Limiting kids' screen time makes them more active, 과학자들은 말한다

[object Window]! Stopping children from staring at screens makes them more active, 과학자들은 말한다

  • A new study suggests that parents should give their kids strict screen limits
  • Three hours a week of screen time increased their activity by 45 minutes a day
  • When the limits were applied to parents it had no effect on how active they were
  • It is something parents have been urging their children to do for years – put down the phone and go out and play.

    Now it’s official – scientists say that stopping children staring at mobile and computer screens makes them more active.

    A study found that restricting them to no more than three hours a week of screen time increased movement by 45 minutes a day.

    A study has found that restricting the amount of screen time a child has to only three hours a week increases their movement by 45 minutes a day (스톡 이미지)

    A study has found that restricting the amount of screen time a child has to only three hours a week increases their movement by 45 minutes a day (스톡 이미지)

    When the same rules were applied to the parents, there no was no impact on their daily movements (stock image of kids playing outside)

    When the same rules were applied to the parents, there no was no impact on their daily movements (stock image of kids playing outside)

    The University of Southern Denmark research comes after experts estimated that UK teenagers spend up to six and a half hours a day in front of a screen.

    하나, the Danish study found the screen limits – when applied to parents – had no effect on how active they were.

    Professor Anders Grøntved said time in front of devices ‘displaces some activities where children move around more’.

    The study looked at 89 families – with 181 children with an average of nine and 164 adults at an average age of 41 overall – that were randomly allocated into two groups.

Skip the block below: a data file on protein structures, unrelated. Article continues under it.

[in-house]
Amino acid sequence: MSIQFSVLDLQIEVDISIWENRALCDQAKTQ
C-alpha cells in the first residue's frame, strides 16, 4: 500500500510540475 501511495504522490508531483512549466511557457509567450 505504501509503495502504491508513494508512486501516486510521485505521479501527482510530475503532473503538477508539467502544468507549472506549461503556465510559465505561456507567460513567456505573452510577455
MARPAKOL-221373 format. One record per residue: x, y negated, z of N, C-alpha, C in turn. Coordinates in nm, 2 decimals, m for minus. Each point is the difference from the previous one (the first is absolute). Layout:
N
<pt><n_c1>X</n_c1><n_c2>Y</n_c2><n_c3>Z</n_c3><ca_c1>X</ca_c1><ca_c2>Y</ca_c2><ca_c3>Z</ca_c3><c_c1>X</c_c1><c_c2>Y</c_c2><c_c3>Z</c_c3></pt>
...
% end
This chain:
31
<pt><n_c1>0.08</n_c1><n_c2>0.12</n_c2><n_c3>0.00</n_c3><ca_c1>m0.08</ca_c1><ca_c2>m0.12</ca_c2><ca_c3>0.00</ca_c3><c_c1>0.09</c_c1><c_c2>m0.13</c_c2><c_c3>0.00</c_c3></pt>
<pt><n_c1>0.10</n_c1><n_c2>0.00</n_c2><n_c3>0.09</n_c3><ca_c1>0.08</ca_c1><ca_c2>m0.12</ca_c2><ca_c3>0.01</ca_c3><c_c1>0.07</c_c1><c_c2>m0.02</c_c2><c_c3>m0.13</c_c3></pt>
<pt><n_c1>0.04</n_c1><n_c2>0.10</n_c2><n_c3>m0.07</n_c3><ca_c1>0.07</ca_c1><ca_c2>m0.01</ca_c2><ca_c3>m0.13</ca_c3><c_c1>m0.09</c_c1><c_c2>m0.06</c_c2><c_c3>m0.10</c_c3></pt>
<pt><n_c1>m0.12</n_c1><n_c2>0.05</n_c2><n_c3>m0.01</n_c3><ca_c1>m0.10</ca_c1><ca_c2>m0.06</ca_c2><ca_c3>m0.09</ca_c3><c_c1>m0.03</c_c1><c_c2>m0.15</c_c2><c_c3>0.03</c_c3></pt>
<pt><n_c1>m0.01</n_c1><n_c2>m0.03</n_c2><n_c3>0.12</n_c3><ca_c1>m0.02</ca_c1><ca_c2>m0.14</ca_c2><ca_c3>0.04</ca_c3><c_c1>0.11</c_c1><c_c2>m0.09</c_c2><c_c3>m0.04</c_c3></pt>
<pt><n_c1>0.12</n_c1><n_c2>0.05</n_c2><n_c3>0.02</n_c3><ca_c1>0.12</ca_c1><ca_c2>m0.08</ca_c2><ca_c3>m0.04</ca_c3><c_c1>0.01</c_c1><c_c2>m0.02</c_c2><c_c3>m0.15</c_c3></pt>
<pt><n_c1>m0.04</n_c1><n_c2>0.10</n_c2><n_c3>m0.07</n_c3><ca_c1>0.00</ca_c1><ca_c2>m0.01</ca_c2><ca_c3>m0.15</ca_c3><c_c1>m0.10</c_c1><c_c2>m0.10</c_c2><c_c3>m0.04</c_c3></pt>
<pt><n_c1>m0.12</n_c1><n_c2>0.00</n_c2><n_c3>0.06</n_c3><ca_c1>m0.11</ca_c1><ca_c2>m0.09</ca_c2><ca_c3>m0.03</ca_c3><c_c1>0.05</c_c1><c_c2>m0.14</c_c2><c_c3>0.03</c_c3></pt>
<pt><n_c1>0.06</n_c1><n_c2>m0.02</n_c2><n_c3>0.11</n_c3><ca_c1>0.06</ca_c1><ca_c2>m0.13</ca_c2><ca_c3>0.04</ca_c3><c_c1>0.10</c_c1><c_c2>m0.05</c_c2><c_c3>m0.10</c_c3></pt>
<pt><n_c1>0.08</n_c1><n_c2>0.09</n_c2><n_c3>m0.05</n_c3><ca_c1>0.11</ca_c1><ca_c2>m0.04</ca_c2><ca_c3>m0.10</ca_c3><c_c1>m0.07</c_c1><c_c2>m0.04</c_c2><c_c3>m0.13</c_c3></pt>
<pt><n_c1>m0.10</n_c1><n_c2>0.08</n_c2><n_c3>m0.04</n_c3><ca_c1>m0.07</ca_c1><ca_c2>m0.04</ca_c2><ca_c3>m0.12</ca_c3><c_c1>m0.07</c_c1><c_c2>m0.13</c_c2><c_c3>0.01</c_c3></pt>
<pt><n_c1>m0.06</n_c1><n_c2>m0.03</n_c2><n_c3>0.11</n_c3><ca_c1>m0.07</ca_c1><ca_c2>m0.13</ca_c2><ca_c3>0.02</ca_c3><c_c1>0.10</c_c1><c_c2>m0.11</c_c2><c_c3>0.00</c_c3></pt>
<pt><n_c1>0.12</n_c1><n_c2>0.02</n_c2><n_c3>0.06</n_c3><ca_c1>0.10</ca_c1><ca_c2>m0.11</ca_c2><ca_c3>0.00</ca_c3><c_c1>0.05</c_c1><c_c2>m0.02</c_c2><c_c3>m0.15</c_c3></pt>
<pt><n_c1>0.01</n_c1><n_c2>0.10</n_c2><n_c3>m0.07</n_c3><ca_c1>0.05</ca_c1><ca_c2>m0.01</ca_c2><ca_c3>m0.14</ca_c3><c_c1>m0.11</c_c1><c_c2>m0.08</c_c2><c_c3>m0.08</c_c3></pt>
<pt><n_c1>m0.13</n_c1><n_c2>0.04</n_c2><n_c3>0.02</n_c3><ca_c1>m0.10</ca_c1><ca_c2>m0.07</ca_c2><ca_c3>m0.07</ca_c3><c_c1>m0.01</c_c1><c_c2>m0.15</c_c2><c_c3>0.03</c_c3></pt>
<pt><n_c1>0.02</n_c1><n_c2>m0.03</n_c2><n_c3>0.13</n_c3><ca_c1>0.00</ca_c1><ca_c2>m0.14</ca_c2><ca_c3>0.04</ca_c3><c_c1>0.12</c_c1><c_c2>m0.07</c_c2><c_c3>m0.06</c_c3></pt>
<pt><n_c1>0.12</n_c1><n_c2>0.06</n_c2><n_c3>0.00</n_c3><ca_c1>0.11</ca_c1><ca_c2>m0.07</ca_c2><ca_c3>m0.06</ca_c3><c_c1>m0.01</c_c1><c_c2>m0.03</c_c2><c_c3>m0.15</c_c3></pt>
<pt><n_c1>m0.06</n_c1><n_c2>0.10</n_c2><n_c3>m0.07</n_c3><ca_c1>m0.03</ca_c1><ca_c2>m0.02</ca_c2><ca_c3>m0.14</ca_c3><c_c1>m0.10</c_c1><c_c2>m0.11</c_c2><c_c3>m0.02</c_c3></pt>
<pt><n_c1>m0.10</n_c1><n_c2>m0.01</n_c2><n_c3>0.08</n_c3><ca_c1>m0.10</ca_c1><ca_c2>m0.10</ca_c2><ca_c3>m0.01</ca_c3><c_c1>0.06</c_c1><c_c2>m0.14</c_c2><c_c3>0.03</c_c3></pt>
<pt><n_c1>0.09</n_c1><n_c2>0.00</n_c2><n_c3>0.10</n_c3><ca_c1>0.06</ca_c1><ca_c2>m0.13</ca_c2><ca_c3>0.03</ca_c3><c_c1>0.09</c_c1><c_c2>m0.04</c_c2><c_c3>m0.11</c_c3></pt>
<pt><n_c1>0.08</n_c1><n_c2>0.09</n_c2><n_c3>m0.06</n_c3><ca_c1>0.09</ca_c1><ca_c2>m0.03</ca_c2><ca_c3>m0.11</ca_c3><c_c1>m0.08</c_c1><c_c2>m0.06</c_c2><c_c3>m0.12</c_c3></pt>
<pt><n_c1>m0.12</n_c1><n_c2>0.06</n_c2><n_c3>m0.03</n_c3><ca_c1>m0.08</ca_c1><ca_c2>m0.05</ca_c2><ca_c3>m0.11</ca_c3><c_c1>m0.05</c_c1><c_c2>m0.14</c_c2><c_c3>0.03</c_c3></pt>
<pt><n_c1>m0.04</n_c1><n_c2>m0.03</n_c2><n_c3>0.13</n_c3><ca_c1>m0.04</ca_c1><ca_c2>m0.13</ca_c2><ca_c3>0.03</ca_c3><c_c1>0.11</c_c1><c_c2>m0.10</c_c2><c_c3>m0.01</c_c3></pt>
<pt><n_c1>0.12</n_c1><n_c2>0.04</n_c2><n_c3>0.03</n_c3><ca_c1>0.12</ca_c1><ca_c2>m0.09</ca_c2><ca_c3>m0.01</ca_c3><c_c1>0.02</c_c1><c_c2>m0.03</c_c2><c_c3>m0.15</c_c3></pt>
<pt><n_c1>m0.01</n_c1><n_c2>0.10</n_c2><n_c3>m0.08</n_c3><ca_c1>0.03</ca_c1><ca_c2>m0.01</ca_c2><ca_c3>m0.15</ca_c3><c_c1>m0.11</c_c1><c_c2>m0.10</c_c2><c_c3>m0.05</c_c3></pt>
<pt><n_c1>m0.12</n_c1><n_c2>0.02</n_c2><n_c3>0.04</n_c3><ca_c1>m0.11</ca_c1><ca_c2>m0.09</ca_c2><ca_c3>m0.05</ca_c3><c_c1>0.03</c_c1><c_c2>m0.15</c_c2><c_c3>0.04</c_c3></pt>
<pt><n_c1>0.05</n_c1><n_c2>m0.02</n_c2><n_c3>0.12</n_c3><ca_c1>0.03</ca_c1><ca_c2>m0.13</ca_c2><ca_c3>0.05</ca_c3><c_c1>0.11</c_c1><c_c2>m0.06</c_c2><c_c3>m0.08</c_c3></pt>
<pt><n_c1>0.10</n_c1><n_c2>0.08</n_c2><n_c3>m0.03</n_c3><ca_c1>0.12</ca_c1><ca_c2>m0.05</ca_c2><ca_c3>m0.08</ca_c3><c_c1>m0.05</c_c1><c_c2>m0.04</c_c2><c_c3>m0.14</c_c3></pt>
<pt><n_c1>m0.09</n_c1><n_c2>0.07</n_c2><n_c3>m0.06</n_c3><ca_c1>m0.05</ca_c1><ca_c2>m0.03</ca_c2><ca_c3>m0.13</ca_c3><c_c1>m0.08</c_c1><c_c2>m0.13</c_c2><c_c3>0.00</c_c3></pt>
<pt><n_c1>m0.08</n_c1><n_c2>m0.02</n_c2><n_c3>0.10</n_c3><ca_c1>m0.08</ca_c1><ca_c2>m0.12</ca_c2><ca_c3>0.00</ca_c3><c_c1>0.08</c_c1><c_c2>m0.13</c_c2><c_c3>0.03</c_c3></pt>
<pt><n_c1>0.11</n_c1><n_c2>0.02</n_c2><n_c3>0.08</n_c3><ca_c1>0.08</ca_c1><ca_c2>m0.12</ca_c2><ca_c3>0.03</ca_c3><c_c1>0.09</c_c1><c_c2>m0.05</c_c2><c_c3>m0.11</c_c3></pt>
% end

While one group was allowed to continue as usual their screen habits, families in the other group were only allowed to use theirs for no more than three hours per week.

    Monitors were then attached to each participant’s thigh and torso which measured their physical activity over two weeks.

    Researcher Jesper Pedersen said: ‘We found that children in the screen reduction intervention group had an average of 45 min more daily physical activity compared to children in the control group.

    ‘The difference between the groups were largest on weekend days where children in the screen reduction group had an average of 73 min more physical activity compared to children in the control group.’

    연구, published in the scientific journal JAMA Pediatrics, also studied the daily movements of the parents involved. But it found there was no significant difference in daily movement – despite them typically being less physically active and also using devices more.

    Professor Grøntved said: ‘The results of our trial clearly suggest that spending many hours using digital screens after school, 유치원, and on weekends displaces some activities where children move more around

    그는 덧붙였다: ‘We were quite surprised when we saw the numbers for the adult participants.

    ‘A potential explanation may be that adults are less spontaneous in their physical activity behaviour compared to children.

    ‘Although the results suggest that reducing screen media use is an ineffective way of increasing adults daily movement, it may still be a good idea for adults to balance their screen use in the home because we know from previous research that parental screen use in the home is strongly associated with children’s use of screen media.’

    Ofcom said children aged seven to 16 were estimated to spend just under three and a half hours every day online in 2021. It found 40 per cent of parents struggled to control their child’s screen time.

    The British Psychological Society warns that: ‘Too much screen time for young children can unintentionally cause permanent damage to their still-developing brains.

    ‘The ability to focus, to concentrate, to lend attention, to sense other people’s attitudes and communicate with them, to build a large vocabulary – all those abilities are harmed.’